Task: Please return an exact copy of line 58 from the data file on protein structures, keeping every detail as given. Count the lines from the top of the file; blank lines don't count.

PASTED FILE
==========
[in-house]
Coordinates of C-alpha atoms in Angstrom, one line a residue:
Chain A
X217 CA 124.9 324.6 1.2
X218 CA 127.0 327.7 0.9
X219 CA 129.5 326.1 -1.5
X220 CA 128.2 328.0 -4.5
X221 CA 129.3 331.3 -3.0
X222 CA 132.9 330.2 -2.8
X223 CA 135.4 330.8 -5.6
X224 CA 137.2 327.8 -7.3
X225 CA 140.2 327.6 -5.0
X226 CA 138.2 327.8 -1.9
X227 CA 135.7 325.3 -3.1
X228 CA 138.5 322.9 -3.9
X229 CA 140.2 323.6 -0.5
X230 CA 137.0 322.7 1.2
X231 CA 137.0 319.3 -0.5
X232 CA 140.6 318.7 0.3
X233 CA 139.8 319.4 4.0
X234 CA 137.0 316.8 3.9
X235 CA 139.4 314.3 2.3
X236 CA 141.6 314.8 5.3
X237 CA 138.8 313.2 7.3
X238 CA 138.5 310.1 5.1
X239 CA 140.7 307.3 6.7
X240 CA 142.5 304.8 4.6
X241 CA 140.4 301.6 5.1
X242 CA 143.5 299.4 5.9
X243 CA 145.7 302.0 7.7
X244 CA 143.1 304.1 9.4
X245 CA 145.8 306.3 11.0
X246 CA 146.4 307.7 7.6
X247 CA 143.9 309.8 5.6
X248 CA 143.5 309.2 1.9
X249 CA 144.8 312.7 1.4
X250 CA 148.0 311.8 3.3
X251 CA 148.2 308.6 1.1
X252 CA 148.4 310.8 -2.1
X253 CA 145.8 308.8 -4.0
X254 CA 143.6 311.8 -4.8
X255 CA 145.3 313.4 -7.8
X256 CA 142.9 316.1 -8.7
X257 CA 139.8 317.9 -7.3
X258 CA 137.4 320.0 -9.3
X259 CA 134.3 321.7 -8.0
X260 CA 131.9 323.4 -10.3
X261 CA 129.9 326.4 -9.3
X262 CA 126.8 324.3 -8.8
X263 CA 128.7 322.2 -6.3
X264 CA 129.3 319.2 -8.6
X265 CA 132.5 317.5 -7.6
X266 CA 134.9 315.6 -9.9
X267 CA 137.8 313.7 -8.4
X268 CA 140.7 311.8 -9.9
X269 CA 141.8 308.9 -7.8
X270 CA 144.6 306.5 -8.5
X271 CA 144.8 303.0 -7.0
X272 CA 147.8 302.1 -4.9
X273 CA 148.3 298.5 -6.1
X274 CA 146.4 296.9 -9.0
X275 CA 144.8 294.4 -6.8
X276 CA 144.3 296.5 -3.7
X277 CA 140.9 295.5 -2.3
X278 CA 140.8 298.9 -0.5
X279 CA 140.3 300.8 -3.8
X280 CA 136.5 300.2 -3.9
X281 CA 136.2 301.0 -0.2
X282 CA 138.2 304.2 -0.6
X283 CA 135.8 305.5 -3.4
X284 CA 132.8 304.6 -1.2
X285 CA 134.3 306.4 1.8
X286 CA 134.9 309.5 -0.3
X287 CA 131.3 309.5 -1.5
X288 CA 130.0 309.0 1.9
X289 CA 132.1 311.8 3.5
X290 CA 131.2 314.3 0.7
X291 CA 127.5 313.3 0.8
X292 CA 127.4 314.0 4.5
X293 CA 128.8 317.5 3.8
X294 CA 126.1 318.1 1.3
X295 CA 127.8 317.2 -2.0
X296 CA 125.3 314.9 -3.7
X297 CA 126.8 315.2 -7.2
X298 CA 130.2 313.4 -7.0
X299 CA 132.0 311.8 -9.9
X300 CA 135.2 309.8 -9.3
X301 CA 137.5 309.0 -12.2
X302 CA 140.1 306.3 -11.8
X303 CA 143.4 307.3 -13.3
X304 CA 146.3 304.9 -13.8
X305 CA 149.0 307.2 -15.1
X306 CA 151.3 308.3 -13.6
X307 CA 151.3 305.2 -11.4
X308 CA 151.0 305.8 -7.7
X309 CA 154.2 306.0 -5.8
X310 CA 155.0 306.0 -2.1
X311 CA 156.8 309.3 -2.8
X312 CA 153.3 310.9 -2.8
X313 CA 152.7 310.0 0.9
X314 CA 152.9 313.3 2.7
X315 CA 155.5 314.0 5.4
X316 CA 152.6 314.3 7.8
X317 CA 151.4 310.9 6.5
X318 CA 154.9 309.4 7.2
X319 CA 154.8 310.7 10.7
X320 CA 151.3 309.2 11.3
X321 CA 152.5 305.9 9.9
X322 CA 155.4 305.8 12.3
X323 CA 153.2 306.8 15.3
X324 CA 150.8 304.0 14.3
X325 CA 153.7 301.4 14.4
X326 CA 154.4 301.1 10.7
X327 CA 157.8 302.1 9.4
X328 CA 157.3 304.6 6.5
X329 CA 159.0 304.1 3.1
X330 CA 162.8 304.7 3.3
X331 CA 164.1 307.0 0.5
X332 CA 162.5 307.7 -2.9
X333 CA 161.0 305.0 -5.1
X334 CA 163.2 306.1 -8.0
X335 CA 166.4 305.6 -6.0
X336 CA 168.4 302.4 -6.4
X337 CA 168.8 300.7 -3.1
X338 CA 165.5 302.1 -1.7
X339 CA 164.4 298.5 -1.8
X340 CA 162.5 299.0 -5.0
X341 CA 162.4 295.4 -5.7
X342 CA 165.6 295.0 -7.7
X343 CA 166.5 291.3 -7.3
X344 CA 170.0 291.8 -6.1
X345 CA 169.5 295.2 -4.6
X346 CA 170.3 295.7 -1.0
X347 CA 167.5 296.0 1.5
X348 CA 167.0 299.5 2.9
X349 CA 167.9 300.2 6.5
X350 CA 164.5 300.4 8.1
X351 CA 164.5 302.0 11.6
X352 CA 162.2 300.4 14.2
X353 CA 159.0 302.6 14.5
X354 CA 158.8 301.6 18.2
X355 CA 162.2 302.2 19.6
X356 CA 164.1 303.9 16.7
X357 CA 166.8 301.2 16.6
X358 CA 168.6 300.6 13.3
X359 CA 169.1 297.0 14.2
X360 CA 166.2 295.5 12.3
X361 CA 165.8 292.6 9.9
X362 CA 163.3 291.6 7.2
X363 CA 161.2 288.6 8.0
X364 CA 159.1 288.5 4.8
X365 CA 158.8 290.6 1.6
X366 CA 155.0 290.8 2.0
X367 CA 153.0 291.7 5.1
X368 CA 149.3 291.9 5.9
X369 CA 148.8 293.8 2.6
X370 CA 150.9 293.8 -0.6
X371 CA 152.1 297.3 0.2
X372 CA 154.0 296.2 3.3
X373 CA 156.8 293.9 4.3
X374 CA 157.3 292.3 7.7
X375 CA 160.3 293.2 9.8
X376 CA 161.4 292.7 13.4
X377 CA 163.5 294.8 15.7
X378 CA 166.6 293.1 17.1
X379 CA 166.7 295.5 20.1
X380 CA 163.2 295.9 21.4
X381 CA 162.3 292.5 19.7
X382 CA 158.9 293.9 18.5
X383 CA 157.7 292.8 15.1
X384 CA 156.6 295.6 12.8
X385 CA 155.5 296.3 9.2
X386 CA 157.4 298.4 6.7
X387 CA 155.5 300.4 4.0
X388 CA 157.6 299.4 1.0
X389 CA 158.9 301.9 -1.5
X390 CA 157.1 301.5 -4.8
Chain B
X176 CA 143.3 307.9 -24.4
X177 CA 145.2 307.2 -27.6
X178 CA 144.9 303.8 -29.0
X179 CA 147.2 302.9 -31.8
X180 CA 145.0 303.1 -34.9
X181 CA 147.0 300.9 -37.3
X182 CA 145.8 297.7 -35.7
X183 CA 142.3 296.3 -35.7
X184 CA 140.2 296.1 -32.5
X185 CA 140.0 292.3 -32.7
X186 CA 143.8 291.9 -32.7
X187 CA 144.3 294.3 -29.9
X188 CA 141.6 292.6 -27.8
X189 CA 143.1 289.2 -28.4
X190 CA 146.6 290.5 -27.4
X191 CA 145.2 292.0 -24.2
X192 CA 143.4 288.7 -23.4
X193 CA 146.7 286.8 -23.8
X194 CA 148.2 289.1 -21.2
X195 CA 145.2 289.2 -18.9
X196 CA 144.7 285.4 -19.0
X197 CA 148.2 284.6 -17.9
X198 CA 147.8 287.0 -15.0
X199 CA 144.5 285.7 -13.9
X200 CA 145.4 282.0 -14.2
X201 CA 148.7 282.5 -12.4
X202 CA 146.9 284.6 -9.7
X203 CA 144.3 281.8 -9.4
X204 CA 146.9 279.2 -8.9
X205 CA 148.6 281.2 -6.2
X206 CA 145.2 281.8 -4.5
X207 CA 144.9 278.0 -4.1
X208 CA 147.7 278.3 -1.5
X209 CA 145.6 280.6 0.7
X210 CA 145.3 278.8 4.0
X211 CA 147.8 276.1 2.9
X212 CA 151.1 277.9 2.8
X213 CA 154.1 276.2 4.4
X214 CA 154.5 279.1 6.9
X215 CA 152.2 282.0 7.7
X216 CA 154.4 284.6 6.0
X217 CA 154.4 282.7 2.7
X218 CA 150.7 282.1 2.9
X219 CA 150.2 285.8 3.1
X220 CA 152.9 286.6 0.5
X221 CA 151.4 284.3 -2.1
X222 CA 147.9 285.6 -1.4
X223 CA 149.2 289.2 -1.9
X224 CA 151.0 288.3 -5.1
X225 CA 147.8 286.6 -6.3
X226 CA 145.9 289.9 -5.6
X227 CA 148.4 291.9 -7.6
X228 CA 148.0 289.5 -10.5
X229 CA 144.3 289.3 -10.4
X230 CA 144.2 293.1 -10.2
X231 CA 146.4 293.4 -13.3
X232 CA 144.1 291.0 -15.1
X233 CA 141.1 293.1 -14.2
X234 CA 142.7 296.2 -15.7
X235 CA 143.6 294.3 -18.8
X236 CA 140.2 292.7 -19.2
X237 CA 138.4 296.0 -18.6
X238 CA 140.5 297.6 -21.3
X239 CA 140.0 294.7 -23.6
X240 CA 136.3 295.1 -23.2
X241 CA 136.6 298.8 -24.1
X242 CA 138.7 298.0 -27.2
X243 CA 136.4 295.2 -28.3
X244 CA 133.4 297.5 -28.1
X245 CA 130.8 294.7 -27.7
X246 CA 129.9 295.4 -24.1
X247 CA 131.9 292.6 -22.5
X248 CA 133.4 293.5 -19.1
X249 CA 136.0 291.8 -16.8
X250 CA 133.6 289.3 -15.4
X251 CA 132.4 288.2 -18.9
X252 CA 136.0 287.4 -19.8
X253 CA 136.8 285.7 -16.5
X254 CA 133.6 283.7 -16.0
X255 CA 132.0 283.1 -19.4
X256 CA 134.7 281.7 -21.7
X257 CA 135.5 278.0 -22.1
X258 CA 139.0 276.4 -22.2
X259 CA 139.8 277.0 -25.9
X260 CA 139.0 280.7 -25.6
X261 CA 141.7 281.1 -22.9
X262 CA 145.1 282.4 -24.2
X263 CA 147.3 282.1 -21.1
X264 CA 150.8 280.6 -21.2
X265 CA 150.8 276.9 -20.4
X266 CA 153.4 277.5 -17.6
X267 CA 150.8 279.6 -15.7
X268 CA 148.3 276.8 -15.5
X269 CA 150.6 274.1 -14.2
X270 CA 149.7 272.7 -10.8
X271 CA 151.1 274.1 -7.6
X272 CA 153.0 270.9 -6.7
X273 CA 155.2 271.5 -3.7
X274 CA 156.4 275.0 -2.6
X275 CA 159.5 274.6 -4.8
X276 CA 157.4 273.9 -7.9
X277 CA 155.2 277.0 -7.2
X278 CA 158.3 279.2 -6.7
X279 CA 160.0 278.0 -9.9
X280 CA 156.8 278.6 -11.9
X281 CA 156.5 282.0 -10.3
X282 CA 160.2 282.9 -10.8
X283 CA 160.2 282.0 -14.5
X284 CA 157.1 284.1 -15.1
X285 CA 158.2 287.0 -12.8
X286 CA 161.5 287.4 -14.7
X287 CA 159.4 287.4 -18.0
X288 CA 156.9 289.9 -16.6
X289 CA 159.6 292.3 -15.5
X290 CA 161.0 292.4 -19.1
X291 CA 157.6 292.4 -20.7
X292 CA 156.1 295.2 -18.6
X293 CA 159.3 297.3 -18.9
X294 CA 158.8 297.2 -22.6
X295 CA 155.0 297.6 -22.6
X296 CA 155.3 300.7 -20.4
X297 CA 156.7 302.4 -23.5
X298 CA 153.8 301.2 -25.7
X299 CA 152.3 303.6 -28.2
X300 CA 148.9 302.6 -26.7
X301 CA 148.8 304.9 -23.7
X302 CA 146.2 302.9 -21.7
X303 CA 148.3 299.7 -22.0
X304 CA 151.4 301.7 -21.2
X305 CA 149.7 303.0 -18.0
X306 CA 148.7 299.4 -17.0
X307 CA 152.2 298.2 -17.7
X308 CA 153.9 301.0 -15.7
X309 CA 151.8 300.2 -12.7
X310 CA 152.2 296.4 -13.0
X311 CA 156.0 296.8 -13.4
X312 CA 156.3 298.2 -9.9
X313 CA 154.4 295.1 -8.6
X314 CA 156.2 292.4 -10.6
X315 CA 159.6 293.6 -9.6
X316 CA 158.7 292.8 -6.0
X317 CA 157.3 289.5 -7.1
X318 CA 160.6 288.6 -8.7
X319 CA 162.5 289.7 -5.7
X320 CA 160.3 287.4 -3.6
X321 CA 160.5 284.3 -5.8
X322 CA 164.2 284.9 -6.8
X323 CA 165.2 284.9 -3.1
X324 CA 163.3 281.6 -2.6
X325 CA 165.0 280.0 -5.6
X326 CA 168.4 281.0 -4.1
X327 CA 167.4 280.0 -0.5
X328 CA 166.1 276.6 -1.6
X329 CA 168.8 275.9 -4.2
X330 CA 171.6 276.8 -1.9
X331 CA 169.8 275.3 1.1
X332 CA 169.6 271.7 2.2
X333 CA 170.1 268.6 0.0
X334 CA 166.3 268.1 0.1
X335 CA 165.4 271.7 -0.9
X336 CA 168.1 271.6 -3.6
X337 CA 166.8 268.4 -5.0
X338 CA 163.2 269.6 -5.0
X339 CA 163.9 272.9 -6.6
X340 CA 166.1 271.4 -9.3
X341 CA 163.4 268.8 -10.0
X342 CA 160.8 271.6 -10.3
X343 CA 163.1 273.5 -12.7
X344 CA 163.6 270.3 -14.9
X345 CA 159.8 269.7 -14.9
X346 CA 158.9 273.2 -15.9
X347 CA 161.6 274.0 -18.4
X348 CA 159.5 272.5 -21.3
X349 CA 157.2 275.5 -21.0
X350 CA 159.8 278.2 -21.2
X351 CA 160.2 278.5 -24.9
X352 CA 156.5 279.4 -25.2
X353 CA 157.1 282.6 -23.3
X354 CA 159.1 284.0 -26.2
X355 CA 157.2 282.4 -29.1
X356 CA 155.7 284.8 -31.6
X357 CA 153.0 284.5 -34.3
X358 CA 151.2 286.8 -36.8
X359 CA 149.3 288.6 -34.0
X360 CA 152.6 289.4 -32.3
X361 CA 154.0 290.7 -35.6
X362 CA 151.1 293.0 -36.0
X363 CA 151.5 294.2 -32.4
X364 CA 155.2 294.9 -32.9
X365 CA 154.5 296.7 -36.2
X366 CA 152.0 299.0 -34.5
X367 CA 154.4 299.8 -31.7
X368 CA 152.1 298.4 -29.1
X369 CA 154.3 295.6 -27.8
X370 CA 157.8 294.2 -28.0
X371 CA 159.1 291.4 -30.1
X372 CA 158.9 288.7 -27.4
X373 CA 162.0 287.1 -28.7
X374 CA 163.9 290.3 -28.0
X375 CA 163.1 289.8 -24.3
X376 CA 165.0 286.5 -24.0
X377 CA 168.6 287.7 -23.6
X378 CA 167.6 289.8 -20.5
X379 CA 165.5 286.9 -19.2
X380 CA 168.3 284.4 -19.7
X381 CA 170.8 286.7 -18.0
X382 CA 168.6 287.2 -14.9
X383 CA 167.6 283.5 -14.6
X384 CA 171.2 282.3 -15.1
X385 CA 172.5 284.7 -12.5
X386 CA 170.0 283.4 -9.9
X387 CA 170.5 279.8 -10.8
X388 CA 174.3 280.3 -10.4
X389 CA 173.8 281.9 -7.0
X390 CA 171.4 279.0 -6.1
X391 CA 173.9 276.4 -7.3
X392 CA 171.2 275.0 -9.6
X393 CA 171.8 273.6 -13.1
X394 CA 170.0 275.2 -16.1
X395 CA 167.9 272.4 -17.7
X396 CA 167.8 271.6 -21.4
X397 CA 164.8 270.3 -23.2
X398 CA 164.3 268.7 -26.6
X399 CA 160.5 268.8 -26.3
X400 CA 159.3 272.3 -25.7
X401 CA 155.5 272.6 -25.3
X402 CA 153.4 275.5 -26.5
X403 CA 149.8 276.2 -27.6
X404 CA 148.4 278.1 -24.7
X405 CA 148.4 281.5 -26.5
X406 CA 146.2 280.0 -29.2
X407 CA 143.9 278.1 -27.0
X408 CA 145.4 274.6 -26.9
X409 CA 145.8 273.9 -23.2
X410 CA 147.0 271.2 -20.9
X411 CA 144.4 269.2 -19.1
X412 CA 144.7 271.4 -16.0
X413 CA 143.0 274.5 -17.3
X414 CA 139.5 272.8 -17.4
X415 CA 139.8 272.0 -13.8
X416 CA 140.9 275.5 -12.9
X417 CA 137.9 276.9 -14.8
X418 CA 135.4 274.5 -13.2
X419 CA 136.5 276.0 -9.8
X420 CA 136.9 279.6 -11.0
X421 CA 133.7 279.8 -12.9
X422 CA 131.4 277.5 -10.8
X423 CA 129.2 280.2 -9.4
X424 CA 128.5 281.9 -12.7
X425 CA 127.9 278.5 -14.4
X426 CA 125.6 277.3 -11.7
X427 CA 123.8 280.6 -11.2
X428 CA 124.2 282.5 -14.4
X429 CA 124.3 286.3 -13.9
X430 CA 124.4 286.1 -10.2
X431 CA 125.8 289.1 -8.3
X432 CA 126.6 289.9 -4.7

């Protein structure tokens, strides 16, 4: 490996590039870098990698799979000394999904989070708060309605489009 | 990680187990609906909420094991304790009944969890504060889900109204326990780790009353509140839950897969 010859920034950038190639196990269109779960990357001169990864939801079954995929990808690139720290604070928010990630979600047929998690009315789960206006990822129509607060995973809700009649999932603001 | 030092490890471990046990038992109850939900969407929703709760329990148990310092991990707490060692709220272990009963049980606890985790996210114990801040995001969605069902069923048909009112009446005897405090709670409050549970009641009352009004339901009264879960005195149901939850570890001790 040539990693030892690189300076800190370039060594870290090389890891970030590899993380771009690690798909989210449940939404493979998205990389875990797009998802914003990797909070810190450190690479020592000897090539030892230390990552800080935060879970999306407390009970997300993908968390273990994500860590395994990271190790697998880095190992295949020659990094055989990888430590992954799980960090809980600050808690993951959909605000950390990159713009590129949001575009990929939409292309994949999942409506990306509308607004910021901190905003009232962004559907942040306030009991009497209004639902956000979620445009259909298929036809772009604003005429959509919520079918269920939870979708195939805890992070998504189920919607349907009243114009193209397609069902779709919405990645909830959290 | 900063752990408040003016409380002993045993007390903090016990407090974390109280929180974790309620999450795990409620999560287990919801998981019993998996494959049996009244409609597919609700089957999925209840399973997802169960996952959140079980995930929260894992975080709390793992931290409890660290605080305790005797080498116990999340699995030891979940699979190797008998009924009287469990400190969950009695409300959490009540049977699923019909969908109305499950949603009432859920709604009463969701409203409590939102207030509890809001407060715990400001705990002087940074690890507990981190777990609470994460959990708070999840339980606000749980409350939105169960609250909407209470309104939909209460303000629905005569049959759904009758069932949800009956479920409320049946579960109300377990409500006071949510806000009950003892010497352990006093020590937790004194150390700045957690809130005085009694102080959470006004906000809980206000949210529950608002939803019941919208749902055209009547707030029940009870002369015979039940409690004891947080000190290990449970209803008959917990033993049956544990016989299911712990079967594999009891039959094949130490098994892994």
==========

X271 CA 144.8 303.0 -7.0